While we could stop there, there's no magic to this system. Let's take a look behind the scenes. Deactivate the custom editor by clicking on 'Use Custom Editors', and you'll see that it's just variable declarations! Indeed, you can create constants inside a state to be able to use them both in the code and custom editor. Those you make here will only be used in this state. Here's the code if you're following at home and not in the engine (which you should download and open!):

def Attack_Damage int() = 1000
def Animation_Name str() = N-CrouchJab

def Attack_Startup int() = 7
def Attack_ActiveFrames int() = 3
def Attack_Recovery int() = 20
def Attack_Hitstun int() = 35
def Attack_FrameAdvantageBlock int() = 2
def Hitbox_Front int() = 12000
def Hitbox_Bottom int() = 0
def Hitbox_Top int() = 12000

# Template for attacks you can customize through custom editors.
# /!\ This is still limited! Some improvements need to be made to achieve it fully, so you need a bit of manual editing still at times.


If you take a closer look, we don't actually do anything here. It's in fact all hidden inside this line: Call(SimpleAttack-Standard). Let me show you a sample of its code:

def Attack_Damage int() = 1000
def Animation_Name str() = 5B


It's... just giving the parameters directly! Alright, that one is just a sample, there's a bit of math to make the interface easier, but it's pretty much what it does! The way it works is that, if a state with a variable V calls a state that also has same variable V, the called state's variable will be overwritten (static calls only). Basically, by having a variable called Attack_Damage in our 2L, it will override the value of SimpleAttack-Standard's Attack_Damage.

So in practice, making attacks without code is simple! So why does Castagne have code, and why isn't this the default? It's simply because if you expose all parameters, it becomes too complex. Already with the simplest of attacks, you can have more than 20-30 parameters, and if you add what's under the hood? That's way too much, we'll get lost trying to find what we're looking for. Doing attacks this way would also be limited, because as soon as you want to do something that's a bit more special, you balloon all of this exponentially!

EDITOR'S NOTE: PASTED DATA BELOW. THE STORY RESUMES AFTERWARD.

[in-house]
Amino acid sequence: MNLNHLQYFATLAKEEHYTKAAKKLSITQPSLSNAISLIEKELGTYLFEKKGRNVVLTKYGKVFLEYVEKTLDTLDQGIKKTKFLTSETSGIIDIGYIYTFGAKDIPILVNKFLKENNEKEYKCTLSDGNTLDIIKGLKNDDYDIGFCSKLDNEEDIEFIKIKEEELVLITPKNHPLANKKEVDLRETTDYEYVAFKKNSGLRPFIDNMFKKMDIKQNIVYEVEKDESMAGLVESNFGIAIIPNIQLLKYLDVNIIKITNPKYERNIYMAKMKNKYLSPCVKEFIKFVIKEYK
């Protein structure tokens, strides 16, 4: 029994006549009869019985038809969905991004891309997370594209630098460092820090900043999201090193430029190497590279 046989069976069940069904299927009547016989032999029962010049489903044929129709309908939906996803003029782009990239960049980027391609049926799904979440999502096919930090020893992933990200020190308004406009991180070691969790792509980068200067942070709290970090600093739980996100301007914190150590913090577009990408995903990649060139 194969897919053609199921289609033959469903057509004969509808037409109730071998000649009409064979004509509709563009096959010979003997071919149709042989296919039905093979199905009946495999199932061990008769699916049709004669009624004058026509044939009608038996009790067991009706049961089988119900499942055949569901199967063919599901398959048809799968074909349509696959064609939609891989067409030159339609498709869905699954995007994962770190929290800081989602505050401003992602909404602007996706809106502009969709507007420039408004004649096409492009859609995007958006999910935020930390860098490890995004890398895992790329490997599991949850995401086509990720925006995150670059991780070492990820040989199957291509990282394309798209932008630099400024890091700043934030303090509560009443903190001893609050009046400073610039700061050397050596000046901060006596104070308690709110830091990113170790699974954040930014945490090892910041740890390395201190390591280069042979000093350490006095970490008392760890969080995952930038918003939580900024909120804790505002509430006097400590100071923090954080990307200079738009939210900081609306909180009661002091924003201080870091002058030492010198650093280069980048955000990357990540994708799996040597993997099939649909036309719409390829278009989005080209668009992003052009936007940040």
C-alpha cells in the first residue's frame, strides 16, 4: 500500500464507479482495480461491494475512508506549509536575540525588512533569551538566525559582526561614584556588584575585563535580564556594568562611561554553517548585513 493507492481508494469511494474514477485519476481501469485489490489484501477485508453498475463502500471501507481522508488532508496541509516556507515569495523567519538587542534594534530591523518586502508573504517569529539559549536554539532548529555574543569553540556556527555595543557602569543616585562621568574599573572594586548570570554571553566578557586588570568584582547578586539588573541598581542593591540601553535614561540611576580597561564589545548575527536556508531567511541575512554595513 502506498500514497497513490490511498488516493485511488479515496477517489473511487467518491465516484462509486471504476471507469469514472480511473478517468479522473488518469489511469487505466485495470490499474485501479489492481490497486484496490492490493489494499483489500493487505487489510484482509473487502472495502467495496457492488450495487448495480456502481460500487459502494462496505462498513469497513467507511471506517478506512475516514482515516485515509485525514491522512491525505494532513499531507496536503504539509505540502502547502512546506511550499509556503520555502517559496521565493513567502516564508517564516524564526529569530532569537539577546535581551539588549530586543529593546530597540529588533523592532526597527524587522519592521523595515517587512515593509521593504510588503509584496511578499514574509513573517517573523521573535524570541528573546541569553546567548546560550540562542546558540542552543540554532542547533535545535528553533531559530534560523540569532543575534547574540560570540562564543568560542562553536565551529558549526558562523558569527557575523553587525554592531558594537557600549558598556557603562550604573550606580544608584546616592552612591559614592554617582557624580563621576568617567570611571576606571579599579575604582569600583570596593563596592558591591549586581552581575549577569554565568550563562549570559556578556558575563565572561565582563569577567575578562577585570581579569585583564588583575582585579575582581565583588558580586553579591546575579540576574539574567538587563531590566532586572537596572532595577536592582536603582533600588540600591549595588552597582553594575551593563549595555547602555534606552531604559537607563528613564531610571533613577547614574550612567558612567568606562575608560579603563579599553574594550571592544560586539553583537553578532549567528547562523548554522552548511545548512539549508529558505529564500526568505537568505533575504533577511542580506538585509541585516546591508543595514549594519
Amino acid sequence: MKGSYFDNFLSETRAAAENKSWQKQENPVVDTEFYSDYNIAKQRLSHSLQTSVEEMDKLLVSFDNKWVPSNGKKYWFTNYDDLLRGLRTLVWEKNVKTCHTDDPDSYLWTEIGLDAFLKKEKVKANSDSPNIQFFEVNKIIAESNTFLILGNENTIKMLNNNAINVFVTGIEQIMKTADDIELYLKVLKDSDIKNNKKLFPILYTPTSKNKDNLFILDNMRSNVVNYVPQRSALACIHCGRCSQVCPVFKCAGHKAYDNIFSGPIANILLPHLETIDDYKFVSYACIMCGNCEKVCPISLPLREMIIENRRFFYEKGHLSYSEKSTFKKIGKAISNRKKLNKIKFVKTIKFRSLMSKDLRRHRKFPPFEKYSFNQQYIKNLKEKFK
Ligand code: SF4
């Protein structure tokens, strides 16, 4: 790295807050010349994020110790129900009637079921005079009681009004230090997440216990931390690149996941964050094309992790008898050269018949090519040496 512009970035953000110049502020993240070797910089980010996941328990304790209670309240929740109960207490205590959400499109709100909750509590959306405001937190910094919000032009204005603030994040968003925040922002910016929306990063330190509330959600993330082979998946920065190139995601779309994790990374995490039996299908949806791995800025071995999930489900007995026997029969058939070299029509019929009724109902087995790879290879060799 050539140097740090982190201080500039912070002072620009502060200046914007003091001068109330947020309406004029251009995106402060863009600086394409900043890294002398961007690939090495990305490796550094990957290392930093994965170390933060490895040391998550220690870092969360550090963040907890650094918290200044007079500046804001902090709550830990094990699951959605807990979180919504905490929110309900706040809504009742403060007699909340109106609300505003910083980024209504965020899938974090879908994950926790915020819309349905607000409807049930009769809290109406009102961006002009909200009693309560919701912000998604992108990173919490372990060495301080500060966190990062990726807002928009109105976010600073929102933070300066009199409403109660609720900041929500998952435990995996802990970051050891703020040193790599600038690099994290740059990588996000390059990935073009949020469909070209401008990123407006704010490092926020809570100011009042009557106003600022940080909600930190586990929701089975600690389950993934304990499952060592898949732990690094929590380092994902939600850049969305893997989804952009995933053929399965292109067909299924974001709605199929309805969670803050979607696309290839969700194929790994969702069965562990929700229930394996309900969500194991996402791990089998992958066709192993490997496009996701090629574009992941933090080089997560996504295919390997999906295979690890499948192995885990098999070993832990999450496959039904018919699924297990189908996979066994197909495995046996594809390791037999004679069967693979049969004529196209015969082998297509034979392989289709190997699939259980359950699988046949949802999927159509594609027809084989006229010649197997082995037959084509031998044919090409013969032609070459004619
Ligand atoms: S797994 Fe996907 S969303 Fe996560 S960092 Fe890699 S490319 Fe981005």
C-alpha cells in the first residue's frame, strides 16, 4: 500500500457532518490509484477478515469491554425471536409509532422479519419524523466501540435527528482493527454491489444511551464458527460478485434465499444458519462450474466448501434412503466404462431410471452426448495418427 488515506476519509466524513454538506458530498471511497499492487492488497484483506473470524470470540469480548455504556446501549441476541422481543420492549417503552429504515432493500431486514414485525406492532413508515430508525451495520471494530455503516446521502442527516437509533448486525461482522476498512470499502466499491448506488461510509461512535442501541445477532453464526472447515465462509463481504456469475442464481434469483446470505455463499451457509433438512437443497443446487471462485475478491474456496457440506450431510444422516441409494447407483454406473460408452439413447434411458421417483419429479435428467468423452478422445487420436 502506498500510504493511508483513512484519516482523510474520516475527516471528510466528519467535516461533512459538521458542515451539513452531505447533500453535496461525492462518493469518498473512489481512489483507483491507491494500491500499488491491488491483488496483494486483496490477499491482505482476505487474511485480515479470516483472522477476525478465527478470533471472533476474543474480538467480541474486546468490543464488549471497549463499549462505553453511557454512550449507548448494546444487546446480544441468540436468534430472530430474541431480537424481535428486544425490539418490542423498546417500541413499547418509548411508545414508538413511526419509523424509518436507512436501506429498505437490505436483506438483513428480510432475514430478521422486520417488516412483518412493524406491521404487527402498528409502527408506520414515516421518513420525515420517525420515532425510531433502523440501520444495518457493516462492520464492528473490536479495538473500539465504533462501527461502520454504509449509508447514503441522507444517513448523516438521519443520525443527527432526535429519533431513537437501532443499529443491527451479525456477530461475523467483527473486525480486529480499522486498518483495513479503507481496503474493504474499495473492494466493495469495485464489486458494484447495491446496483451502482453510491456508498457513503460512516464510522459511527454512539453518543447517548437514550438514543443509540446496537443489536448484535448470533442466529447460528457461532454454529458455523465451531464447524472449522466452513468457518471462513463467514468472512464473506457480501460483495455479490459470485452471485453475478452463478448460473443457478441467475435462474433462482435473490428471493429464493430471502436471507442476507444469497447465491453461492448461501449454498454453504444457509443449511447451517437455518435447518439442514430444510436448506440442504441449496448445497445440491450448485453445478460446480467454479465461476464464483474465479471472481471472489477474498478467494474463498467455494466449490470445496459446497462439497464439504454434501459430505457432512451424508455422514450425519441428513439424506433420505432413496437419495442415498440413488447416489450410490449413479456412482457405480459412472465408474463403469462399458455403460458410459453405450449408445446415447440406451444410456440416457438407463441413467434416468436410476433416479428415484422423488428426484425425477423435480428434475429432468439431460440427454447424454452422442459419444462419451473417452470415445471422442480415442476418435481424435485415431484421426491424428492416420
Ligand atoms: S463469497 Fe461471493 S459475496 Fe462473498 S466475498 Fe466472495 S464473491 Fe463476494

This is why I recommend using code and exposing only some variables like this. Stuff you'll know might get touched more often, like Damage or Movement, while internal logic should probably stay, well, internal. This is when you'll get true value out of Custom Editors, when your designers can quickly tune values.

Still, you saw code, you saw this system. You can use these helpers if you want to! Because it's not on the critical engine path and more aimed at beginners, your feedback is appreciated!

Third move: Jumping Bat Swing

Alright, last move for today! This one is an air move, and because you now know the basics we'll focus on some more advanced aspects.

We'll name the move j5H. The 'j' means jumping! This will be picked up by the engine and automatically allow us to use it in the air. Use the empty template.

Let's make this a bit friendlier. Add this line to the code, and Reload (Ctrl+R):

## Downwards bat swing with a sweetspot at the end of the bat.
## TODO Add the hitboxes

See that we started not with just one '#', but two? This is a State Comment, which will show up in the navigation panel when you click on a state! This helps communicate information and place stuff to remember. The first line will show under the